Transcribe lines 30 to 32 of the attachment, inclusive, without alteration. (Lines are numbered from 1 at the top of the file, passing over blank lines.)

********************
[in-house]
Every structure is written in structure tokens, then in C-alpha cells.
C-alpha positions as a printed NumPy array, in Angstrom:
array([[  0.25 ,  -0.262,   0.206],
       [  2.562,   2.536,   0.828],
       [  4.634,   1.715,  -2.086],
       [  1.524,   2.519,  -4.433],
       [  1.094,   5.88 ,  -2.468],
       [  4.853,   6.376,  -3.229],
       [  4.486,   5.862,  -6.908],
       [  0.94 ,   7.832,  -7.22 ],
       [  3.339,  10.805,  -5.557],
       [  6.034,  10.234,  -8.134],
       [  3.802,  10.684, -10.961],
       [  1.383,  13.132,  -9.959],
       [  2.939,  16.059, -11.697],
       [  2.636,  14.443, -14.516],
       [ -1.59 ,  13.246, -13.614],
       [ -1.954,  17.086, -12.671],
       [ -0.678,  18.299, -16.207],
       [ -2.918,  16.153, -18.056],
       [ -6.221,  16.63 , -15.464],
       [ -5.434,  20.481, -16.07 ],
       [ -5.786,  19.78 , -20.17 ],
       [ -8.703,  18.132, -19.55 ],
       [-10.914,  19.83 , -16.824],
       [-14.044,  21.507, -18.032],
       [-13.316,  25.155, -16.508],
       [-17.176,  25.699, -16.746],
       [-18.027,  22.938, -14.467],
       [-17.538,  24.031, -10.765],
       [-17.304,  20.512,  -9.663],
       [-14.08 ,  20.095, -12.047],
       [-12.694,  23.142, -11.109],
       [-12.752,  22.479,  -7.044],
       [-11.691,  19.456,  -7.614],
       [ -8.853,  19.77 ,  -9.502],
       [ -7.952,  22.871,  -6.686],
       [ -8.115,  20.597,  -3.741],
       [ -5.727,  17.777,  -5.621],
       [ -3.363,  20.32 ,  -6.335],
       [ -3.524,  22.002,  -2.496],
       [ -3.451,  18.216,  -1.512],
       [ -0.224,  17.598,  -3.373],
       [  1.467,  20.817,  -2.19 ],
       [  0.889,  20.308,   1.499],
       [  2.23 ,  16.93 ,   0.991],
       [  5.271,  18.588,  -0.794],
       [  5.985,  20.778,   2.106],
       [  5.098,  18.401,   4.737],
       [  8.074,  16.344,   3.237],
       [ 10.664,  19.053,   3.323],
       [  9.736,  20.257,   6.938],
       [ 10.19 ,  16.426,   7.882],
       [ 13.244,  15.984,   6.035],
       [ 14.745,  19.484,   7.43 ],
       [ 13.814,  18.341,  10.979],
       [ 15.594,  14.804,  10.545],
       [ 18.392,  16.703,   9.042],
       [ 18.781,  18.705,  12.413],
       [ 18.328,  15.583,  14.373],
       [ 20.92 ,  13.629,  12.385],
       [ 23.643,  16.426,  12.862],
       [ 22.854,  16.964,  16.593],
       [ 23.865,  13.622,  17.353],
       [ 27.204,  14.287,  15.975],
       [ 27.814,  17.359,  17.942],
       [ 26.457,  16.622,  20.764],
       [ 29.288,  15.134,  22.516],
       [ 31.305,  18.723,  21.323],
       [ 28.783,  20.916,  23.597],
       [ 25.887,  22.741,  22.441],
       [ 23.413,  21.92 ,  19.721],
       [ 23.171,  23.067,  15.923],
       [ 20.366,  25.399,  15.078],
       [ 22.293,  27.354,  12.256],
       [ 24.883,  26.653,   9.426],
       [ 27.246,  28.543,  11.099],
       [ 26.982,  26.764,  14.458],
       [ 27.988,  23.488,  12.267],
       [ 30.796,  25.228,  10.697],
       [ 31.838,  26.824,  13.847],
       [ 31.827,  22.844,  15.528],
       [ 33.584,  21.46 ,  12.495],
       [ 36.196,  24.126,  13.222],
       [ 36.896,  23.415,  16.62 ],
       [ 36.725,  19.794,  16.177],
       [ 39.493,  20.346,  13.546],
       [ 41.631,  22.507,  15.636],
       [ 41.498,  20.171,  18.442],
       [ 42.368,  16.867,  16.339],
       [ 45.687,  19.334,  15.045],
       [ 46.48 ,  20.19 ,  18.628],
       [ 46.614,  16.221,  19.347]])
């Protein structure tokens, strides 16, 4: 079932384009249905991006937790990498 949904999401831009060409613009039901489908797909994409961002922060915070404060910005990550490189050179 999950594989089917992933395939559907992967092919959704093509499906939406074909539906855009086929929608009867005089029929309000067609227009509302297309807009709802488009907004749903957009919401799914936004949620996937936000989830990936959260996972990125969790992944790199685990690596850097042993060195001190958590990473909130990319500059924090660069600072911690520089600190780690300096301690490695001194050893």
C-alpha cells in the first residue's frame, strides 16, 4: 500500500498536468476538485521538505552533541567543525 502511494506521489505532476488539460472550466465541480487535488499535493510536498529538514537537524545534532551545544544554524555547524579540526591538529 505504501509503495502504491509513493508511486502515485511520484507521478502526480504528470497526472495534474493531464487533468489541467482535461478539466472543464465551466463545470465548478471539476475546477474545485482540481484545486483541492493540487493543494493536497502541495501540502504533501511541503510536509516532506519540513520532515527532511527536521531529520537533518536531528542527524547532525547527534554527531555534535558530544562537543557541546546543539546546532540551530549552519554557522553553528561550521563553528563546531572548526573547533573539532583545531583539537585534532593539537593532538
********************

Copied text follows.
       [-18.027,  22.938, -14.467],
       [-17.538,  24.031, -10.765],
       [-17.304,  20.512,  -9.663],